July 23, 2014

Johnson County Fair rich with tradition

Zoe Nason and Anna Hester from Great Plains 4-H are pictured with their goat project that they intend to show at the fair. Photo courtesy of Jessica Gunkel

Zoe Nason and Anna Hester from Great Plains 4-H are pictured with their goat project that they intend to show at the fair. Photo courtesy of Jessica Gunkel

The Johnson County Fair wasn’t always in Gardner. McCamish, north of Edgerton hosted Kansas’ first county fair in 1858. It wasn’t until the Civil War ended that a fair would return to the county. Gardner held a fair in 1865, which included agriculture, industrial and domestic exhibits. Olathe had similar fairs from 1867 through the 1870s, thus beginning a competition between the two cities that ran through the 1930s.
Most fairs between 1855 and 1900 were privately funded by agriculture societies with the intention of promoting scientific livestock breeding. To pay their expenses, however, fair associations incorporated horse races, circuses, curiosity shows and any other form of entertainment sure to draw large crowds. Soon, the agriculture aspect took a back seat as the primary focus of these fairs.
In addition, the State Board of Agriculture saw fairs as an avenue for promoting the state’s rich resources for farming and industry. The board encouraged the creation of fairs as a way to attract settlers and immigrants to the state. County businesses responded by building fairgrounds with permanent buildings.
Cooperative organizations established by farmers in the 1880s began to play a large role in county fairs. In Johnson County, farmers organized local branches of the Patrons of Husbandry, which was known simply as the Grange. The Olathe Cooperative was formed in 1884 and boasted a membership of 1,026. The Johnson County Cooperative Fair Association appeared in the 1880s and 1890s, holding its fair repeatedly in Edgerton, with a focus on “clean” entertainment, eliminating gambling and seedy midway shows. Pony races, mule races, ladies bicycle races, tug-of-wars and baby contests were some of the more family friendly entertainment held during the years. Olathe again was the site for a fair in 1893. The Johnson County Fair Association sponsored Olathe’s fairs during the 1890s, having them after Edgerton’s fair.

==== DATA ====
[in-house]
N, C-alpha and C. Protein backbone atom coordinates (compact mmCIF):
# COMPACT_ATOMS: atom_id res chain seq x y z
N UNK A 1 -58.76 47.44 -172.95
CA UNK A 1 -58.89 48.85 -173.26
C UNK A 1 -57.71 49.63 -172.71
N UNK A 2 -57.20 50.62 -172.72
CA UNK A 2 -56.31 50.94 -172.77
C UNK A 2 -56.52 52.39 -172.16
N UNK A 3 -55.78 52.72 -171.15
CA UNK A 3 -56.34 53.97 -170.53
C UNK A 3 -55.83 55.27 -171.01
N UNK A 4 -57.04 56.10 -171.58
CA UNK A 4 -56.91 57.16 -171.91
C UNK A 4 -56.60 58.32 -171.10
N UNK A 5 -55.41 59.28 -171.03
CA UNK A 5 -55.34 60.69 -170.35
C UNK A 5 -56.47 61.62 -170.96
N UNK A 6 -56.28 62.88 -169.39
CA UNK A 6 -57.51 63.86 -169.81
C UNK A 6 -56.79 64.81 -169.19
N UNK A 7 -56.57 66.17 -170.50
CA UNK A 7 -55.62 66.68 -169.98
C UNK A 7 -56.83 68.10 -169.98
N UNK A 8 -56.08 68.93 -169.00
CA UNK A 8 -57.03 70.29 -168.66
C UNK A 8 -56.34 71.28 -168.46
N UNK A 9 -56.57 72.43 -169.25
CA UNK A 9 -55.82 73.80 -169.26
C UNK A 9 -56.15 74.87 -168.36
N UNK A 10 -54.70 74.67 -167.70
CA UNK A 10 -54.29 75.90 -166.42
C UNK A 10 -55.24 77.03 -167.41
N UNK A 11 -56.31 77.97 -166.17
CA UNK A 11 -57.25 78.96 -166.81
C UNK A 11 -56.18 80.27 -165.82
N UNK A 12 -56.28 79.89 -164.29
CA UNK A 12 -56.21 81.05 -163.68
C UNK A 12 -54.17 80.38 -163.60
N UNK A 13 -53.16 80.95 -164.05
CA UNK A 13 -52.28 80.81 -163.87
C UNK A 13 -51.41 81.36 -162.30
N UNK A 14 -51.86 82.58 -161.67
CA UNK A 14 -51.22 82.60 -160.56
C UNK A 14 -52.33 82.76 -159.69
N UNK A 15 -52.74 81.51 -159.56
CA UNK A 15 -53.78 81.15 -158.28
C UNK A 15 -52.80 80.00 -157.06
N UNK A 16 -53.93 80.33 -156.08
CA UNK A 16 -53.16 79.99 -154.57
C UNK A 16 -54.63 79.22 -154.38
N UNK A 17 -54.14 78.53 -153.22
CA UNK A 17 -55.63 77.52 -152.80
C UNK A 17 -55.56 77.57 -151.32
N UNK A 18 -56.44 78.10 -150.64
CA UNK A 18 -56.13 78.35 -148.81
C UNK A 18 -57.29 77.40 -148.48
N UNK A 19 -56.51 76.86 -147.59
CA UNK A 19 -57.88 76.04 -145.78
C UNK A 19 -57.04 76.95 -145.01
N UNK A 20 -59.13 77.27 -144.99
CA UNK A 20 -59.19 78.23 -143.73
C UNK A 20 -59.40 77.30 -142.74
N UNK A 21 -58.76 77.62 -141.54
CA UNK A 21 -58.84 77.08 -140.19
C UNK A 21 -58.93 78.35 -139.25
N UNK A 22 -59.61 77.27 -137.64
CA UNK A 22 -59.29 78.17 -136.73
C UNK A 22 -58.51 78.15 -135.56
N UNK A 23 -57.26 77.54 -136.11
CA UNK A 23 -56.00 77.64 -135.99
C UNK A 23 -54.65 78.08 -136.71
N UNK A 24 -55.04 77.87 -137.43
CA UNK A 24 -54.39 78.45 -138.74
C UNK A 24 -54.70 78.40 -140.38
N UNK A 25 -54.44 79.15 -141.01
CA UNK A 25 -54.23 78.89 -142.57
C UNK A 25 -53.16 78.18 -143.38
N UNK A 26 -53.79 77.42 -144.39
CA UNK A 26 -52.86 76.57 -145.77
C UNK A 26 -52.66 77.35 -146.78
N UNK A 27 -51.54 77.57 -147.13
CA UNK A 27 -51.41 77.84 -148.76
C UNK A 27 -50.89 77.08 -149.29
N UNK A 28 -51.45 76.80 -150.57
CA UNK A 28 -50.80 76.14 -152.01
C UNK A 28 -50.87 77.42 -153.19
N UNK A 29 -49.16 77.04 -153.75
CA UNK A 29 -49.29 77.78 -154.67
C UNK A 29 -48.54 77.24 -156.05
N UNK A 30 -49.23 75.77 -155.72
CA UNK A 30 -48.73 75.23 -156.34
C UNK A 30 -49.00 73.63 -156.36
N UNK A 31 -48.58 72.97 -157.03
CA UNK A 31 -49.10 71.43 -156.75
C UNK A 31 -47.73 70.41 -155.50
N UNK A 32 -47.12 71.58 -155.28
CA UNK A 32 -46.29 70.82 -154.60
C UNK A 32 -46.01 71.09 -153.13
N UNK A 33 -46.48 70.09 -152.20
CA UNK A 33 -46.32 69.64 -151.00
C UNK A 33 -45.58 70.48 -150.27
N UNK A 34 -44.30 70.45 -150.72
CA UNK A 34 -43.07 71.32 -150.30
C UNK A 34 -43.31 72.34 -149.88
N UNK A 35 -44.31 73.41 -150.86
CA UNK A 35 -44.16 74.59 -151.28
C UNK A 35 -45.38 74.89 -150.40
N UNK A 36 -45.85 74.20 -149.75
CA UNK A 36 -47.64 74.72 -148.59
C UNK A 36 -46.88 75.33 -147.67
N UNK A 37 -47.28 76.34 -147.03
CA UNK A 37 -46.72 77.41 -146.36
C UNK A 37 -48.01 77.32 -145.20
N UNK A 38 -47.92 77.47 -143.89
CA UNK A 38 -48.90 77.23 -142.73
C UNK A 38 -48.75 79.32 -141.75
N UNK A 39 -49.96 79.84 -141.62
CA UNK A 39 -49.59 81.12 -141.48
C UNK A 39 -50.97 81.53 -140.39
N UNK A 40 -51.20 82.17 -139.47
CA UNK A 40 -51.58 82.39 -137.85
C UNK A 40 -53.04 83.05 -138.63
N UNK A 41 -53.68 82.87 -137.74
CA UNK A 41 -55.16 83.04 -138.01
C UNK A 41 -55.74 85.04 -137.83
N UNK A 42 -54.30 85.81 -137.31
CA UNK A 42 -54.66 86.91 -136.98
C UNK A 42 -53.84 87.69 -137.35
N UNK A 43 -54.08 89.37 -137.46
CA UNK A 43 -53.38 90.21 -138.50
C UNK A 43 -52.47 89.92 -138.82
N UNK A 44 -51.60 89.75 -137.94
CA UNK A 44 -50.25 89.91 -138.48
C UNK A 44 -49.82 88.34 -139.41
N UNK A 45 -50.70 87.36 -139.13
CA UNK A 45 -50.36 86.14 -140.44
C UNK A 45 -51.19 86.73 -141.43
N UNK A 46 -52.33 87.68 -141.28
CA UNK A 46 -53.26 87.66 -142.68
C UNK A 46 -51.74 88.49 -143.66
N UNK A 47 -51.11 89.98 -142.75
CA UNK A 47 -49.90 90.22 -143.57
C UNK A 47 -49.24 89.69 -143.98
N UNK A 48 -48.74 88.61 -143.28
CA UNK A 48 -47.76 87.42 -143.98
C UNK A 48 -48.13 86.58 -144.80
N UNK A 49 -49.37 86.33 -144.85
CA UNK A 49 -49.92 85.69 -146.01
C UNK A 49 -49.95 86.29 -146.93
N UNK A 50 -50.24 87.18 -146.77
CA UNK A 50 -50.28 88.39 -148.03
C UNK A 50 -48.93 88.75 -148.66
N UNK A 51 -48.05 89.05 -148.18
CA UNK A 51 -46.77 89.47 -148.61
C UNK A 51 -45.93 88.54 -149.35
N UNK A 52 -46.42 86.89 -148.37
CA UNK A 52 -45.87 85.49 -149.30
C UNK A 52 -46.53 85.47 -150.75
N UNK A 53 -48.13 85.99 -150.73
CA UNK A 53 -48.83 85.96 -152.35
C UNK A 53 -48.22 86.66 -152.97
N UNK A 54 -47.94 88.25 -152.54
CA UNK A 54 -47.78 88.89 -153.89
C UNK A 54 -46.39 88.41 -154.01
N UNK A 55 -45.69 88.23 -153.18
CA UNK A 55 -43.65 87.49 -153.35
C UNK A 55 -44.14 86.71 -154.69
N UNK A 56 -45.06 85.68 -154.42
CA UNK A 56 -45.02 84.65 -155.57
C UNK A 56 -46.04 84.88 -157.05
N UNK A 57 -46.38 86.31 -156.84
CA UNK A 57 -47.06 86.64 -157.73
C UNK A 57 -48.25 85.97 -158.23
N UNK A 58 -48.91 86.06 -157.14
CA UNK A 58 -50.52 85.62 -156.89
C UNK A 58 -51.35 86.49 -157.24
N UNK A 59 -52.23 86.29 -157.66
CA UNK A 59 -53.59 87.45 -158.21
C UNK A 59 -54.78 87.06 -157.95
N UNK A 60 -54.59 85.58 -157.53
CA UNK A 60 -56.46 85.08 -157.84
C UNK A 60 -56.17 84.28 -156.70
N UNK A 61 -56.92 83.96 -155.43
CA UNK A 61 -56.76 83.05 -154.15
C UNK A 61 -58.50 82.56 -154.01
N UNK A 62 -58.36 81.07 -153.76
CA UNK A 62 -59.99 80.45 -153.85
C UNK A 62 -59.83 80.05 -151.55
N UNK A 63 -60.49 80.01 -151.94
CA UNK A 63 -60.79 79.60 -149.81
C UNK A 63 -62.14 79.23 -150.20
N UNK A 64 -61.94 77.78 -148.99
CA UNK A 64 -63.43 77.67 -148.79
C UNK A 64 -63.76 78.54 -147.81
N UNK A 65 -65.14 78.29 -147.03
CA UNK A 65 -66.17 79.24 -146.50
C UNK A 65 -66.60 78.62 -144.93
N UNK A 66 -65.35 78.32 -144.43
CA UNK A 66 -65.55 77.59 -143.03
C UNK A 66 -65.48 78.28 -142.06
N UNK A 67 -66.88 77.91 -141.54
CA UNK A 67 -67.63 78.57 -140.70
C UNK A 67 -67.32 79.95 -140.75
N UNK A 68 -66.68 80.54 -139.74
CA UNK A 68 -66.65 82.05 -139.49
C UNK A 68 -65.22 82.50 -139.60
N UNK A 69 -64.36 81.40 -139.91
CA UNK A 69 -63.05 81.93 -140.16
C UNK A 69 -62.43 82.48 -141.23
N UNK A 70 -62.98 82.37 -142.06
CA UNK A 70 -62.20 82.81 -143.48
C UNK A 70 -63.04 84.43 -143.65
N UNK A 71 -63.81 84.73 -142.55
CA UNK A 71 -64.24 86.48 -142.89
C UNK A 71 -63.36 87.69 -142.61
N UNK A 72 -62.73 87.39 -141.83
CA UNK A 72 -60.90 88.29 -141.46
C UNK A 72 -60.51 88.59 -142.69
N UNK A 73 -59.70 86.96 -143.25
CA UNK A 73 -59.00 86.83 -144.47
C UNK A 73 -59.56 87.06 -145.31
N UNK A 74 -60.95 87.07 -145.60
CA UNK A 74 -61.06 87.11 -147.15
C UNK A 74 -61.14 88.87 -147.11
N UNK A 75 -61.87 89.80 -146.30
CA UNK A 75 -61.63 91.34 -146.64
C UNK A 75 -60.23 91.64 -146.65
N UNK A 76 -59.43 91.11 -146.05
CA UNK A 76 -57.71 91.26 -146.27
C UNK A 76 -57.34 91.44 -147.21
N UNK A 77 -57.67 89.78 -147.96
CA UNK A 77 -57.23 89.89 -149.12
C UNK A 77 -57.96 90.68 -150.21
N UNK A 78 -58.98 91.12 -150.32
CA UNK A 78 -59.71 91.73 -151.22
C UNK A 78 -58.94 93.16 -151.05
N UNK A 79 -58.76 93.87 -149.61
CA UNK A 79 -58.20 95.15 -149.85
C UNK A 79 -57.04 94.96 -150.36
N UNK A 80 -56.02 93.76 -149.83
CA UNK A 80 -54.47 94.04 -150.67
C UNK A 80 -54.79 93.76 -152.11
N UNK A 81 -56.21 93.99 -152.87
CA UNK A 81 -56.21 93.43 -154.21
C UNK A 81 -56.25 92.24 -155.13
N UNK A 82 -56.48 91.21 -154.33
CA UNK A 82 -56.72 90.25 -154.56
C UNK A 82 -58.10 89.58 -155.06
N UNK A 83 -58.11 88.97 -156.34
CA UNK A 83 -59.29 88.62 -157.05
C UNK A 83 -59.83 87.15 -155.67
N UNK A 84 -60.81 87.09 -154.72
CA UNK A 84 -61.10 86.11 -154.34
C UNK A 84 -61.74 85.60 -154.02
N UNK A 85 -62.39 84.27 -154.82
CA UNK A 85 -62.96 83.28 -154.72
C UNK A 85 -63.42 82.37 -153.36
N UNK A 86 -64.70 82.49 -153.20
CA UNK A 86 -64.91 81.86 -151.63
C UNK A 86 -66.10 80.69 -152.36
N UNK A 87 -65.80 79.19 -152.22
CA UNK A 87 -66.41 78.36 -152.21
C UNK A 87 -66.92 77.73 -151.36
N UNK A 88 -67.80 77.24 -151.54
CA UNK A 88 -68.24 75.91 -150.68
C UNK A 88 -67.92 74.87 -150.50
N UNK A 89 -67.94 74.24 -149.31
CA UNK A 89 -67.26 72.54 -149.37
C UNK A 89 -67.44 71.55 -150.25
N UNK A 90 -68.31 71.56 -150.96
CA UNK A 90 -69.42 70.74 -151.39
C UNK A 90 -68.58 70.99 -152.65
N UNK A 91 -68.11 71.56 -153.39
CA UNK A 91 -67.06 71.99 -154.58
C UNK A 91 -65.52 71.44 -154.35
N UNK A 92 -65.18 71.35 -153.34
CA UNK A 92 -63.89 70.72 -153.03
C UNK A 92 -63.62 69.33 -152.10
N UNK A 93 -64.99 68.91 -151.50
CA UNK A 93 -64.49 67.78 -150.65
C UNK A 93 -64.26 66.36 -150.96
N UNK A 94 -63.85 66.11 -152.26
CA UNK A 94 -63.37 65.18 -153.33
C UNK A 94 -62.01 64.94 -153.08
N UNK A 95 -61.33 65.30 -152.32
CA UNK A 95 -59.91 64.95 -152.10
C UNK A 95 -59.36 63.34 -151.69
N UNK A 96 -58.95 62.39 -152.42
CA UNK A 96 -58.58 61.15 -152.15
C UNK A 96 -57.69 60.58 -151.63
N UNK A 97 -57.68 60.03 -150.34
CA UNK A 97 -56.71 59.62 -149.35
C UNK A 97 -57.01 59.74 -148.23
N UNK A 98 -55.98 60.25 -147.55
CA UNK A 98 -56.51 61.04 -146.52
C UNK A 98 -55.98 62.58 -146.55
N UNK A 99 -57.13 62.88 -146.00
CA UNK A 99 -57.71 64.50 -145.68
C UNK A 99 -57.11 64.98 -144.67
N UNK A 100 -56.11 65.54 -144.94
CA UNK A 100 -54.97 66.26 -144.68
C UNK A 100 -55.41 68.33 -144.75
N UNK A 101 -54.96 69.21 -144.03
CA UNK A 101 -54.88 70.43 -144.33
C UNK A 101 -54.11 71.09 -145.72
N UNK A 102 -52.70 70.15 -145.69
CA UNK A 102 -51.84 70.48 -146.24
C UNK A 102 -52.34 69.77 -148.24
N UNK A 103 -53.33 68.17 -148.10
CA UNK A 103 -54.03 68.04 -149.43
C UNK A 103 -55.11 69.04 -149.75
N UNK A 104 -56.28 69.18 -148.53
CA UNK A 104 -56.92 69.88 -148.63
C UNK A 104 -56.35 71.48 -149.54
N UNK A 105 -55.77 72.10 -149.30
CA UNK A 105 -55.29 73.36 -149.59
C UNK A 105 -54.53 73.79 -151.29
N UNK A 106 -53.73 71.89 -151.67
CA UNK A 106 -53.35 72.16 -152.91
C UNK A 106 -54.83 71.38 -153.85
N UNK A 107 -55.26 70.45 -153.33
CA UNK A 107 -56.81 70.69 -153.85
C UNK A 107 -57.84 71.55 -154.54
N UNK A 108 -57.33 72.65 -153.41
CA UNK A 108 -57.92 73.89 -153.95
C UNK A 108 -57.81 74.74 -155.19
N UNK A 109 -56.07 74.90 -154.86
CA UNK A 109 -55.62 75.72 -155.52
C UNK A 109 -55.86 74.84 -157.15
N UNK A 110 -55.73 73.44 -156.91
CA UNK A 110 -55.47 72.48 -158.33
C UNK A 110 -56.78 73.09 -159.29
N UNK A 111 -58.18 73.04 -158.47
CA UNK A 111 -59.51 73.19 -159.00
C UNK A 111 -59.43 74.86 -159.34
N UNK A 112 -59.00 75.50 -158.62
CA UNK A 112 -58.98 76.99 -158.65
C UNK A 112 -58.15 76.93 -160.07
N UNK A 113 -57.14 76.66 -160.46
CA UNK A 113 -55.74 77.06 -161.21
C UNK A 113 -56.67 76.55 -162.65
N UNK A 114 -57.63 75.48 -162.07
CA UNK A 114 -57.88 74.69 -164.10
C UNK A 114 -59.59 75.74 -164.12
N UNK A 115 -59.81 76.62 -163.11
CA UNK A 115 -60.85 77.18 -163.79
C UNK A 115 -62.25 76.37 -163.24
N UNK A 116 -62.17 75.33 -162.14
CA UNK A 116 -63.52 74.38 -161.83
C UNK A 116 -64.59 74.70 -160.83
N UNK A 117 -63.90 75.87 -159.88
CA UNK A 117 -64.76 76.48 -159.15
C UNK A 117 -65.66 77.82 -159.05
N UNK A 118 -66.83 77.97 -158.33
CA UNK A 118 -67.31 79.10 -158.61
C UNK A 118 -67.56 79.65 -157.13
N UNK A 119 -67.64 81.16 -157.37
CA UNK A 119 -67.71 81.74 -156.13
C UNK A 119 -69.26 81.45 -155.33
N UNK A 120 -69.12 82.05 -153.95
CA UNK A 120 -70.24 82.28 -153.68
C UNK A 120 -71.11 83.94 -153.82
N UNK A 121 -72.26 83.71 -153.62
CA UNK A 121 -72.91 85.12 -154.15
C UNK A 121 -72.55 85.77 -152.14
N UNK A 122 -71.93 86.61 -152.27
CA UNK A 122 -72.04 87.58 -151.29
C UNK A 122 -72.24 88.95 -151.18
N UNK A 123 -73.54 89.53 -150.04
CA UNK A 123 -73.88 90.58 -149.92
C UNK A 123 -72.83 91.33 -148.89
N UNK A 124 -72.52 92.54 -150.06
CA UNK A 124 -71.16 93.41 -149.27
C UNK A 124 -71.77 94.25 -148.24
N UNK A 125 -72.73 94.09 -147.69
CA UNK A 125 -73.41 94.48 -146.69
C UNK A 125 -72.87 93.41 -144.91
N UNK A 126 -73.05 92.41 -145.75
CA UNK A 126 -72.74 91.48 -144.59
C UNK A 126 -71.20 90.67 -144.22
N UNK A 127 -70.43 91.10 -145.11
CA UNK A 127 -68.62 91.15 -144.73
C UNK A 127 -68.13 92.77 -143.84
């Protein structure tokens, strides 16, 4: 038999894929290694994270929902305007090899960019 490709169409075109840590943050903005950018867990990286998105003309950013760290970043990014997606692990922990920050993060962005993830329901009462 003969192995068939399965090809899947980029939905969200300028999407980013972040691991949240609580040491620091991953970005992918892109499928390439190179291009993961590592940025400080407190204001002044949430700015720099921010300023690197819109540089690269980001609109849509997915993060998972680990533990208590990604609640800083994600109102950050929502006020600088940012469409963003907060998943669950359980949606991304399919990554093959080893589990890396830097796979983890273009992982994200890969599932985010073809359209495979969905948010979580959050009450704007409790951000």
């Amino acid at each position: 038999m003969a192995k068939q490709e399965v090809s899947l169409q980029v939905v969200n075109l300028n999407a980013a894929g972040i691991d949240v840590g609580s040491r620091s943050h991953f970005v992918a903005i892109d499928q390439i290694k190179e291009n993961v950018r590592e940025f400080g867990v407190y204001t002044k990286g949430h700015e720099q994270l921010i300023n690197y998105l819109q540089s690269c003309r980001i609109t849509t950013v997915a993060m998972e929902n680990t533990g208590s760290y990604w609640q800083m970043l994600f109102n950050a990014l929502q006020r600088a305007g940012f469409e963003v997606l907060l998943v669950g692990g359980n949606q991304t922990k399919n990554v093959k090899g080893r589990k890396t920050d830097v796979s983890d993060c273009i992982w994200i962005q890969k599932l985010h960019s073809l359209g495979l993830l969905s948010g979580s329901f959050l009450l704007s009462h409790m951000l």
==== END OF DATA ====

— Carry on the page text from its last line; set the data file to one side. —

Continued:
During the fair, 4-H youth and the general public can submit projects for juging. Here, a 4-H winner displays his rocketry. Submitted photo

During the fair, 4-H youth and the general public can submit projects for juging. Here, a 4-H winner displays his rocketry. Submitted photo

Farm Bureaus and County Extension Services were established throughout the country in response to the 1917 Smith-Lever Act, which recognized the importance of farming and its contribution to the country during World War I. The Extension Service began to provide farmers with scientific information in an effort to help improve their operations and increase their stability. Extension also began supporting county fairs, promoting participation by local farmers, thus returning the fair’s emphasis back to an agricultural theme.
Johnson County saw a boom in community fairs after World War I. The Grange sponsored fairs in Spring Hill during 1917 and 1918. Olathe had fairs in 1919, 1920 and 1923, moving it to a different location with each new year. In order to attract residents in the northern reaches of the county, another fair association was formed. Its first fair, called the Farm, Home and School Festival, took place in Merriam in 1922. By 1927, the name had changed to the Johnson County Shawnee Mission Fair and was held through 1931 at the old Shawnee Mission Rural High School. In direct competition, Olathe continued to offer its summer fair as well.
During the 1930s, fairs popped up all across the county. Gardner continued to have a fair from 1931 to 1936 before moving it to Spring Hill in 1938. Overland Park sponsored a fair from 1934

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